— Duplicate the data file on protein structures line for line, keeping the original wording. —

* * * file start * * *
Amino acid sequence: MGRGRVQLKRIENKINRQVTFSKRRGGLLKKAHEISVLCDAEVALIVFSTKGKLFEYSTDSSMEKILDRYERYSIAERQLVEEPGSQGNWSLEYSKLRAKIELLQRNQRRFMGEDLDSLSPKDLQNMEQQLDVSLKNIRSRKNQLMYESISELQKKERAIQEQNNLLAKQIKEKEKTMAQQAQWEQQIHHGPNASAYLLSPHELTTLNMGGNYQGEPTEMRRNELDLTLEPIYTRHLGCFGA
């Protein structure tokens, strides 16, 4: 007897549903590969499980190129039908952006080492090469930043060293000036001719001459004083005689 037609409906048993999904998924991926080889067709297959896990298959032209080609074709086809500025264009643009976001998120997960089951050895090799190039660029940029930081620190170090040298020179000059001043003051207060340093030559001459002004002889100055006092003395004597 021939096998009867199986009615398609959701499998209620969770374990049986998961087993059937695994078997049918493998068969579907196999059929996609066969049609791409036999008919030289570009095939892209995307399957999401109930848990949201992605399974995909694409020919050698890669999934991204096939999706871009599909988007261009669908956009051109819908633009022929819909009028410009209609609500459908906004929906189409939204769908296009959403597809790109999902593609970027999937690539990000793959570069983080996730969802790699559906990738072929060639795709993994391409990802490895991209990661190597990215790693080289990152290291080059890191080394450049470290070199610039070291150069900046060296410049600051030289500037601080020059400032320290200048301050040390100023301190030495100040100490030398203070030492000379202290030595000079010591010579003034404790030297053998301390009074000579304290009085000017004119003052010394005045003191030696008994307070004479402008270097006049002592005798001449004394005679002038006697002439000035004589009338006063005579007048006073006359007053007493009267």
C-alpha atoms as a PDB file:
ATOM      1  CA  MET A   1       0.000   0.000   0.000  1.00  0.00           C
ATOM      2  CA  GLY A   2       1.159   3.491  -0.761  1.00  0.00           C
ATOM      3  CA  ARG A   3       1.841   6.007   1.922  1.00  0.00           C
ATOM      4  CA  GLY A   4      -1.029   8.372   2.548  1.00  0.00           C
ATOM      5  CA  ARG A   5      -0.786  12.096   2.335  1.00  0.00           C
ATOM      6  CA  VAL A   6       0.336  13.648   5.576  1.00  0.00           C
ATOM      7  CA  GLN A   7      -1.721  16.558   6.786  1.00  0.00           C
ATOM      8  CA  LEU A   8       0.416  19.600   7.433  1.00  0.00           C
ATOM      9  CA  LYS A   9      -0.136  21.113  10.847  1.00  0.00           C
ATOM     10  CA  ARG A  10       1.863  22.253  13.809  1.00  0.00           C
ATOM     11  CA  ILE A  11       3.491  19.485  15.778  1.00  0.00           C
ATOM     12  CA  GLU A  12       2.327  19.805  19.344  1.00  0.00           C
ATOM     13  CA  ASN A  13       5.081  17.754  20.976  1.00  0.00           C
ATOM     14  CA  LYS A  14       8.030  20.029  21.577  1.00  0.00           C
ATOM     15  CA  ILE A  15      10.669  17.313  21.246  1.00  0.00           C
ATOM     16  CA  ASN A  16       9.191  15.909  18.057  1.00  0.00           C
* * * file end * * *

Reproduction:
Amino acid sequence: MGRGRVQLKRIENKINRQVTFSKRRGGLLKKAHEISVLCDAEVALIVFSTKGKLFEYSTDSSMEKILDRYERYSIAERQLVEEPGSQGNWSLEYSKLRAKIELLQRNQRRFMGEDLDSLSPKDLQNMEQQLDVSLKNIRSRKNQLMYESISELQKKERAIQEQNNLLAKQIKEKEKTMAQQAQWEQQIHHGPNASAYLLSPHELTTLNMGGNYQGEPTEMRRNELDLTLEPIYTRHLGCFGA
């Protein structure tokens, strides 16, 4: 007897549903590969499980190129039908952006080492090469930043060293000036001719001459004083005689 037609409906048993999904998924991926080889067709297959896990298959032209080609074709086809500025264009643009976001998120997960089951050895090799190039660029940029930081620190170090040298020179000059001043003051207060340093030559001459002004002889100055006092003395004597 021939096998009867199986009615398609959701499998209620969770374990049986998961087993059937695994078997049918493998068969579907196999059929996609066969049609791409036999008919030289570009095939892209995307399957999401109930848990949201992605399974995909694409020919050698890669999934991204096939999706871009599909988007261009669908956009051109819908633009022929819909009028410009209609609500459908906004929906189409939204769908296009959403597809790109999902593609970027999937690539990000793959570069983080996730969802790699559906990738072929060639795709993994391409990802490895991209990661190597990215790693080289990152290291080059890191080394450049470290070199610039070291150069900046060296410049600051030289500037601080020059400032320290200048301050040390100023301190030495100040100490030398203070030492000379202290030595000079010591010579003034404790030297053998301390009074000579304290009085000017004119003052010394005045003191030696008994307070004479402008270097006049002592005798001449004394005679002038006697002439000035004589009338006063005579007048006073006359007053007493009267």
C-alpha atoms as a PDB file:
ATOM      1  CA  MET A   1       0.000   0.000   0.000  1.00  0.00           C
ATOM      2  CA  GLY A   2       1.159   3.491  -0.761  1.00  0.00           C
ATOM      3  CA  ARG A   3       1.841   6.007   1.922  1.00  0.00           C
ATOM      4  CA  GLY A   4      -1.029   8.372   2.548  1.00  0.00           C
ATOM      5  CA  ARG A   5      -0.786  12.096   2.335  1.00  0.00           C
ATOM      6  CA  VAL A   6       0.336  13.648   5.576  1.00  0.00           C
ATOM      7  CA  GLN A   7      -1.721  16.558   6.786  1.00  0.00           C
ATOM      8  CA  LEU A   8       0.416  19.600   7.433  1.00  0.00           C
ATOM      9  CA  LYS A   9      -0.136  21.113  10.847  1.00  0.00           C
ATOM     10  CA  ARG A  10       1.863  22.253  13.809  1.00  0.00           C
ATOM     11  CA  ILE A  11       3.491  19.485  15.778  1.00  0.00           C
ATOM     12  CA  GLU A  12       2.327  19.805  19.344  1.00  0.00           C
ATOM     13  CA  ASN A  13       5.081  17.754  20.976  1.00  0.00           C
ATOM     14  CA  LYS A  14       8.030  20.029  21.577  1.00  0.00           C
ATOM     15  CA  ILE A  15      10.669  17.313  21.246  1.00  0.00           C
ATOM     16  CA  ASN A  16       9.191  15.909  18.057  1.00  0.00           C